A PRIMARY school in Hartlepool is giving an educational boost to children from a Third World school 4,000 miles across the globe.
Hilary Timothy, parent support adviser at Barnard Grove Primary School, went to Kenya on holiday and visited an orphanage and school, called Footprints Academy, run by an English woman called Kerry Watson.
On her return, Hilary talked to staff and pupils at Barnard Grove about her African experiences and they all thought it would be a fantastic idea if they could try to help the Kenyan youngsters.
As Barnard Grove is having a new school built, Hilary came up with the idea of sending their old furniture and equipment to Footprints, which headteacher Lee Walker, staff and pupils thought was a great idea.
So now Barnard Grove, and representatives of Footprints, are on the look-out for any haulage-type firms which might be kind enough to help out with the move.
Hilary said: “The visit to the orphanage had a huge impact on me, and I am now a huge supporter.
While the challenge of taking up the offer of the resources that Barnard Grove no longer needs is huge, the difference they would make to our school and our children means that we have to try!Kevin Curtis, trustee
“Alongside the orphanage, Kerry has opened a school for the local children and children from the surrounding villages.
“We are having a new school built at Barnard Grove, and I spoke to our headteacher and asked if Footprints could have first choice of any furniture or equipment that we will not be taking to the new build.
“I made Kerry aware of this and she was overwhelmed and came over from Kenya to have a look at what she could logistically get back there.”
She added: “Kerry spoke to all the children in a full school assembly and answered questions.
“Lots of really positive links have been made, and the children at Barnard Grove appreciated the differences with children’s lives in Africa and how much they value their education.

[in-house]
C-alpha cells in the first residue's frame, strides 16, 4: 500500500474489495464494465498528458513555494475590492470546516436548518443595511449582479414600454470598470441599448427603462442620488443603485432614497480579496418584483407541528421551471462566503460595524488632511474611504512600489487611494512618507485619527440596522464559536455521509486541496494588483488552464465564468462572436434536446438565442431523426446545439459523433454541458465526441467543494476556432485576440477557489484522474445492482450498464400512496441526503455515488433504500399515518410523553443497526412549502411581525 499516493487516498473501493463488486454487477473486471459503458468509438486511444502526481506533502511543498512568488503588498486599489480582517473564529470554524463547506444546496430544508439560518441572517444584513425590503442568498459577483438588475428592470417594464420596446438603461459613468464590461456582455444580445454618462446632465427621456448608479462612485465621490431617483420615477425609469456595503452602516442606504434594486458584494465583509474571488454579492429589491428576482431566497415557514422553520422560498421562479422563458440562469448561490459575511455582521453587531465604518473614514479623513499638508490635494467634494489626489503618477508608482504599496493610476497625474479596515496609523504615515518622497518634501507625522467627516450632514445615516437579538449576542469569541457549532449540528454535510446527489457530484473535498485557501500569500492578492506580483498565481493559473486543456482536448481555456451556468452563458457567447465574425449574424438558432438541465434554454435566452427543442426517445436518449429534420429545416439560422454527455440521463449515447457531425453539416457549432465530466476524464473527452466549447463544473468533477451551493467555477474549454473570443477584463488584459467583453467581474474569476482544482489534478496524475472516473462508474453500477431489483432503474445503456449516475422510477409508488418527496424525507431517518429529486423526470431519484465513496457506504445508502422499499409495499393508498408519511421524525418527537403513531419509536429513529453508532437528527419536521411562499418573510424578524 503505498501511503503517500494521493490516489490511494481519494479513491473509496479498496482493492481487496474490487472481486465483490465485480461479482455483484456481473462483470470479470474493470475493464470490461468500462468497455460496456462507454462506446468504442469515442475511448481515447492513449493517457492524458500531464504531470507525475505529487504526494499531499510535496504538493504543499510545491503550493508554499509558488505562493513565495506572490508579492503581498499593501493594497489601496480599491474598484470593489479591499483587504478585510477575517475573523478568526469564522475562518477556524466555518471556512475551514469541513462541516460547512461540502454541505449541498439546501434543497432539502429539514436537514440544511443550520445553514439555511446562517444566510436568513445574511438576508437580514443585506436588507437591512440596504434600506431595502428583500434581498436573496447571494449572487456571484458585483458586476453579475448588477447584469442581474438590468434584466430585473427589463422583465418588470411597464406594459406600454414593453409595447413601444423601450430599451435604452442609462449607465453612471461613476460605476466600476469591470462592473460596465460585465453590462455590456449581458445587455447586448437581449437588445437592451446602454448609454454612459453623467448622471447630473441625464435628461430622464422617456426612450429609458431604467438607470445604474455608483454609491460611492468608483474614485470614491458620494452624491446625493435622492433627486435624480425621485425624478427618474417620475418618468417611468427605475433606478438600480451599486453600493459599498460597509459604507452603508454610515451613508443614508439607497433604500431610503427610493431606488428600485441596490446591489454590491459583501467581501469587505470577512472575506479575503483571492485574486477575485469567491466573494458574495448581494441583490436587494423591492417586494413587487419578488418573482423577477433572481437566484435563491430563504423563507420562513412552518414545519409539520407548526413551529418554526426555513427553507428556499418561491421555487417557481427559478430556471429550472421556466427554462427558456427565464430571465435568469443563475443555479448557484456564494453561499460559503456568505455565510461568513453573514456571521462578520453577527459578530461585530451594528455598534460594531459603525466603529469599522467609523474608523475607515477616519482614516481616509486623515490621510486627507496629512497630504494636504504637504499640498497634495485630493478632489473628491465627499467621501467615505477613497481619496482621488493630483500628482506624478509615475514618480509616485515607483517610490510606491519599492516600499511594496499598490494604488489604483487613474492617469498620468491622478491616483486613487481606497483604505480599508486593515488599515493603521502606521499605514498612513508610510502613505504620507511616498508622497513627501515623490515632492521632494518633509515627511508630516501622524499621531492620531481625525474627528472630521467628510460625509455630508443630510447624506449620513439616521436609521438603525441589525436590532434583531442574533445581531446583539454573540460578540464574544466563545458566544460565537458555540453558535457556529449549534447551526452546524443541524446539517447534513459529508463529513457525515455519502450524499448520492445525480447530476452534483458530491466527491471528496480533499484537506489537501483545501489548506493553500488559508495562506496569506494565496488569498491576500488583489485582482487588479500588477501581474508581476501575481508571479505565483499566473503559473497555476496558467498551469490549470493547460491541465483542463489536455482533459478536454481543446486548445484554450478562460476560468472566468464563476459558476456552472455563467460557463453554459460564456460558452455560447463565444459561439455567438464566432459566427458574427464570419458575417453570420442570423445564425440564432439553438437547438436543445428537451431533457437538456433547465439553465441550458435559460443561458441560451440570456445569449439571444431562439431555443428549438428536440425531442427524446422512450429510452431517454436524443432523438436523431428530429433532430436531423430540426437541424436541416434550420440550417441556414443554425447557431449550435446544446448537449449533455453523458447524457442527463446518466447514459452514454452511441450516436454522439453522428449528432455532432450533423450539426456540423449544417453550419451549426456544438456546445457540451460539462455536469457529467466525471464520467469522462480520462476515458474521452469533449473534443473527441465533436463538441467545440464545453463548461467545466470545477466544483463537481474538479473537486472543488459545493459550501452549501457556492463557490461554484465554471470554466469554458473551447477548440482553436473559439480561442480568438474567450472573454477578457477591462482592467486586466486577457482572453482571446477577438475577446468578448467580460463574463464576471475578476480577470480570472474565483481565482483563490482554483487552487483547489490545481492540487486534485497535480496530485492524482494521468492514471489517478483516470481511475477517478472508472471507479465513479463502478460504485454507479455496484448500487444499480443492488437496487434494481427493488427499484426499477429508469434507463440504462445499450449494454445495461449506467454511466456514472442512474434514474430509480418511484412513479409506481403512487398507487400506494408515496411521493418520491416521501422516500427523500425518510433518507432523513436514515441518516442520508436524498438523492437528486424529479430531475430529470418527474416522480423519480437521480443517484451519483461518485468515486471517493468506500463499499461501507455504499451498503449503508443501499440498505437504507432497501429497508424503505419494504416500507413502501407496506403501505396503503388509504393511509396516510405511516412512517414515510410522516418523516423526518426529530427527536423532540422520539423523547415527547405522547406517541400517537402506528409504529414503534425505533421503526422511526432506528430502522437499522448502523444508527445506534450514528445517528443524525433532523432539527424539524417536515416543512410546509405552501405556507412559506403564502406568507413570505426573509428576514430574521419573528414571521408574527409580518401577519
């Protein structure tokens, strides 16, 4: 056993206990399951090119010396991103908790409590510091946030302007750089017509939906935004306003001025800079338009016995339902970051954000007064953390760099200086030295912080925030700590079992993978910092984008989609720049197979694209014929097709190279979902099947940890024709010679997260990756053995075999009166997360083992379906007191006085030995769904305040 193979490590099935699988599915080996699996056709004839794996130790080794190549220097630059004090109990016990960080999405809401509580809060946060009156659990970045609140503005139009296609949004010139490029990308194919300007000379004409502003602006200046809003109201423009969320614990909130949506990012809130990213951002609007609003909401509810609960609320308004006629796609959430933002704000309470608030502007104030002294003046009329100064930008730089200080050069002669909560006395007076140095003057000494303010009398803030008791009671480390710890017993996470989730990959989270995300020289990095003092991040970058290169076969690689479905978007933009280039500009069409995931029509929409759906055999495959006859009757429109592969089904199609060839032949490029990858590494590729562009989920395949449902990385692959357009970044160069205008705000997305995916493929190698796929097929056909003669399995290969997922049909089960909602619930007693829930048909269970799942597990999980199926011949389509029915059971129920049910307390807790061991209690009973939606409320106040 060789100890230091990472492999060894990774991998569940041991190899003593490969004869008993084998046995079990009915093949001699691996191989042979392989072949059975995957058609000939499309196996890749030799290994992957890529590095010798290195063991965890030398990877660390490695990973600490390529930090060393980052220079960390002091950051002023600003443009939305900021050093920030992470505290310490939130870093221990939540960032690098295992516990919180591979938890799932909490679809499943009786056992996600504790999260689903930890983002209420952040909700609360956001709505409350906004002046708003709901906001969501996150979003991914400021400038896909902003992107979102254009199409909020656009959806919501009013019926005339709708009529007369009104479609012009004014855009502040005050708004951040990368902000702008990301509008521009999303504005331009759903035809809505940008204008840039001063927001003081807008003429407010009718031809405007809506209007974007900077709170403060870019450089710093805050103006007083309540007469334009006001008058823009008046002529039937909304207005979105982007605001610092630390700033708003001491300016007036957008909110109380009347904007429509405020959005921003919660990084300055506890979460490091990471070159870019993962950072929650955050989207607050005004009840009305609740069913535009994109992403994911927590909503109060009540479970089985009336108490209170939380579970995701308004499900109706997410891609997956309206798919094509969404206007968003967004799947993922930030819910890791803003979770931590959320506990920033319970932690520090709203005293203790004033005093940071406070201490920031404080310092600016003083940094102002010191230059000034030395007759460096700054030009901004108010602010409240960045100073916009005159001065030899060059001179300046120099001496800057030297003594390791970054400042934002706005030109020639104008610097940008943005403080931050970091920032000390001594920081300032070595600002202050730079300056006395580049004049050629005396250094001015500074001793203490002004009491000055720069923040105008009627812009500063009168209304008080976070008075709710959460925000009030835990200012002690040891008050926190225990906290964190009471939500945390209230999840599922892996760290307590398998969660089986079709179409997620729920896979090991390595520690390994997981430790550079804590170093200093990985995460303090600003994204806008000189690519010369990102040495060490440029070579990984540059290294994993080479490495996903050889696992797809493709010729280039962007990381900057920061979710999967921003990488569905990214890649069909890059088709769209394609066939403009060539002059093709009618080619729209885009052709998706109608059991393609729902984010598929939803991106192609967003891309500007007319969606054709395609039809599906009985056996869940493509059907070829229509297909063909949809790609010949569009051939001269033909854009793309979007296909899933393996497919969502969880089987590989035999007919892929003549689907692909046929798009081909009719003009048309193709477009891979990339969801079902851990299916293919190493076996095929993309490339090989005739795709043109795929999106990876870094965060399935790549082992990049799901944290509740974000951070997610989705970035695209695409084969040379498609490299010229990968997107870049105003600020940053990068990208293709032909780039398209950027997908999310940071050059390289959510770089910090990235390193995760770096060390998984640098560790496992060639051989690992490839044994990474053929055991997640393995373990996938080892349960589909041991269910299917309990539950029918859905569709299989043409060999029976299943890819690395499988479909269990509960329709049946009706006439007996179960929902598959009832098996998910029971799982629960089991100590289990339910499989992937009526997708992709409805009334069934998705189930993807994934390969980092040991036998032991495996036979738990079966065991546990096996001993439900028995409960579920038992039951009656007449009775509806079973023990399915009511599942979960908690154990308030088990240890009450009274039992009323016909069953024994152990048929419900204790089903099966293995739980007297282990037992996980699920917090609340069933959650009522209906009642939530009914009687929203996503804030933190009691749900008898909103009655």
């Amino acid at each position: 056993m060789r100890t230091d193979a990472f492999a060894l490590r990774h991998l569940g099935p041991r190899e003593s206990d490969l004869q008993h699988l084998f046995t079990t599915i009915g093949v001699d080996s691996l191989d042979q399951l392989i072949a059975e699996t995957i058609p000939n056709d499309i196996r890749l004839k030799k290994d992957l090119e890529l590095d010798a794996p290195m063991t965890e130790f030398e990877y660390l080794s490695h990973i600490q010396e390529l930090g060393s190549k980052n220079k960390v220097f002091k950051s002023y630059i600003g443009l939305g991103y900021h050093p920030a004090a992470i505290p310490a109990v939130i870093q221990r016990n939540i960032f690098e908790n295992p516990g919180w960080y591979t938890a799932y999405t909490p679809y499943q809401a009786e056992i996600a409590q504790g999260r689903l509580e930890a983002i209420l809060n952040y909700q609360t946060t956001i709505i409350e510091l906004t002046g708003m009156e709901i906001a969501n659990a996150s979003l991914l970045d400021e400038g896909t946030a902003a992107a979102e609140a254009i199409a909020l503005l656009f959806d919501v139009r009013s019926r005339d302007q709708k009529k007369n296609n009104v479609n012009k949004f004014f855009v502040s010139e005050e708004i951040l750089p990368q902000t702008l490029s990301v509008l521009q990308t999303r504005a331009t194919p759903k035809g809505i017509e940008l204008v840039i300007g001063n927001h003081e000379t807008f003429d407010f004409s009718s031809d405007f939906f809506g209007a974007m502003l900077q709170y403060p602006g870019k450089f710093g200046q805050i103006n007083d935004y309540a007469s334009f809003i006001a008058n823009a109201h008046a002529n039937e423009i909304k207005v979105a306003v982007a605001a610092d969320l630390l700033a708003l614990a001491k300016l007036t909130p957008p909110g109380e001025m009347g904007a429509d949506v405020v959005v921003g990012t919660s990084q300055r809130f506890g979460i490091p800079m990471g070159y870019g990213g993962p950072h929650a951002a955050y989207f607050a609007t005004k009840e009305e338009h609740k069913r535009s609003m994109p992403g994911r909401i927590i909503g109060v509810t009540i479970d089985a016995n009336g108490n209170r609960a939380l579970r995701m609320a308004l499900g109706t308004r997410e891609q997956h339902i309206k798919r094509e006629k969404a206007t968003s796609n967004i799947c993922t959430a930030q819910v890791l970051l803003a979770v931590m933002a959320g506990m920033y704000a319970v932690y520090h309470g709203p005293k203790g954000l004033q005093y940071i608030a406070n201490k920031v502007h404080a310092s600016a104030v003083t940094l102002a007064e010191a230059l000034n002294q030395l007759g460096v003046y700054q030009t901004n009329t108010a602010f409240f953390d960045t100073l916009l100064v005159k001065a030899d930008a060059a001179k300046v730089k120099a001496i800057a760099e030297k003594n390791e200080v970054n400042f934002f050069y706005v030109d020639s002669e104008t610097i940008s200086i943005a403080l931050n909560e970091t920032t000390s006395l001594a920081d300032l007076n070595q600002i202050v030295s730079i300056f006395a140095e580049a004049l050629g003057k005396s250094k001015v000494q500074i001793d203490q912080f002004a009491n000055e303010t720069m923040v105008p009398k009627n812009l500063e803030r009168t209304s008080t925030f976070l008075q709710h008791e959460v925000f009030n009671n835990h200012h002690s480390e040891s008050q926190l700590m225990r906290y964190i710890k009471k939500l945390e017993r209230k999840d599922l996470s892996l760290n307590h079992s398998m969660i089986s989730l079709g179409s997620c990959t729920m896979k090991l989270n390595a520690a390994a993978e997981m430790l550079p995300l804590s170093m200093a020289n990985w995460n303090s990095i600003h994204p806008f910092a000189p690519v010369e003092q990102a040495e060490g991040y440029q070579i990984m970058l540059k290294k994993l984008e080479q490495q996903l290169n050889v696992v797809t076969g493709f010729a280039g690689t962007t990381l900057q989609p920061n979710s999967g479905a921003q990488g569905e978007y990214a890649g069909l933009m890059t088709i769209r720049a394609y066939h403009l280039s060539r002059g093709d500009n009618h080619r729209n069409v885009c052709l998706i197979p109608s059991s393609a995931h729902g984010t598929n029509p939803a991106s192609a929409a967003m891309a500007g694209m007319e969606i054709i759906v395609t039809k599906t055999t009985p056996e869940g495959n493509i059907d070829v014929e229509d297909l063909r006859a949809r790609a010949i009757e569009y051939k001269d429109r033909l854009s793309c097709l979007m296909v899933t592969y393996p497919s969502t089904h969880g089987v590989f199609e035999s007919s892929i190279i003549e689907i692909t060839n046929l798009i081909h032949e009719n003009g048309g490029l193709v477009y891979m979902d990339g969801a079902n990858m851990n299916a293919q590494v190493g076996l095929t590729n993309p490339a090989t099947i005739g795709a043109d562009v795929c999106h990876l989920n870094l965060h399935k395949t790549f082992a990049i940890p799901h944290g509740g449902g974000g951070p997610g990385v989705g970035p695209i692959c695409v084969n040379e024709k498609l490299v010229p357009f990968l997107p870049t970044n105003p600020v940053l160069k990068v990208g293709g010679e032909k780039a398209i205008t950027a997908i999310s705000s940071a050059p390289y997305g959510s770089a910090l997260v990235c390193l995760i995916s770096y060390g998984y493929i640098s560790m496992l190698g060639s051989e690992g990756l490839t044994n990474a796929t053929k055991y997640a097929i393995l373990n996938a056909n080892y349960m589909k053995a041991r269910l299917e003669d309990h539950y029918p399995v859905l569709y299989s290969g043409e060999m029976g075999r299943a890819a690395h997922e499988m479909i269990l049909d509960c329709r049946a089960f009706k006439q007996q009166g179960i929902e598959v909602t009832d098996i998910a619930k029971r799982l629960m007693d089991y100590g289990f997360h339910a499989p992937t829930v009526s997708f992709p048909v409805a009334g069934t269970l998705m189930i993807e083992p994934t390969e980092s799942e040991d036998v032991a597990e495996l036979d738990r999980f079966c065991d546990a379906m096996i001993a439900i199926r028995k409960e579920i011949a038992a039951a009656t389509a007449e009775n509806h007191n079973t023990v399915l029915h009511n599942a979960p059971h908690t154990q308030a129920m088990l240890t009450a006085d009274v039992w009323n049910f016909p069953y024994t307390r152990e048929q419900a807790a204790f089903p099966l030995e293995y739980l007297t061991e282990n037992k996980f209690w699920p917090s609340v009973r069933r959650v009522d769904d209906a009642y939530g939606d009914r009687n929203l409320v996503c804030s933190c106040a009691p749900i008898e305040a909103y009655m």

“Our children are arranging fundraising ideas to support these very deserving children.
“We were hoping that ideally, the publicity might help with the transport problems Kerry and her team are facing in getting the furniture back to Kenya.”
Footprints, in the Shimba Hills, opened to just five children in April 2010 after Kerry fundraised and gave up her full-time job in England to dedicate her life to the facility, which costs £80,000 a year to run.
Now it is home to 28 children, employs seven teachers, and educates 148 children from the orphanage and also youngsters from the nearby villages who live in mud huts.
Kevin Curtis, trustee of the charity based in England, said: “Kerry’s eyes opened wide when she saw the precious resources and educational furniture which were being offered to Footprints, if she could find a way of getting them over to Kenya.
“We have until the end of July, when the school closes its doors at the end of this academic year, to find a way of getting the items packed up and shipped to Kenya.
“While the challenge of taking up the offer of the resources that Barnard Grove no longer needs is huge, the difference they would make to our school and our children means that we have to try!”
He added: “We know it can be achieved using a shipping container, so we are appealing for help from a transport company to help us make it happen, or maybe a business might be willing to sponsor the project, helping us meet the costs of shipping the resources out from Hartlepool to Kenya.”
Any company or individual who could help should contact Kevin on 07860727575 or email firstname.lastname@example.org, or ring Hilary at Barnard Grove on (01429) 230300.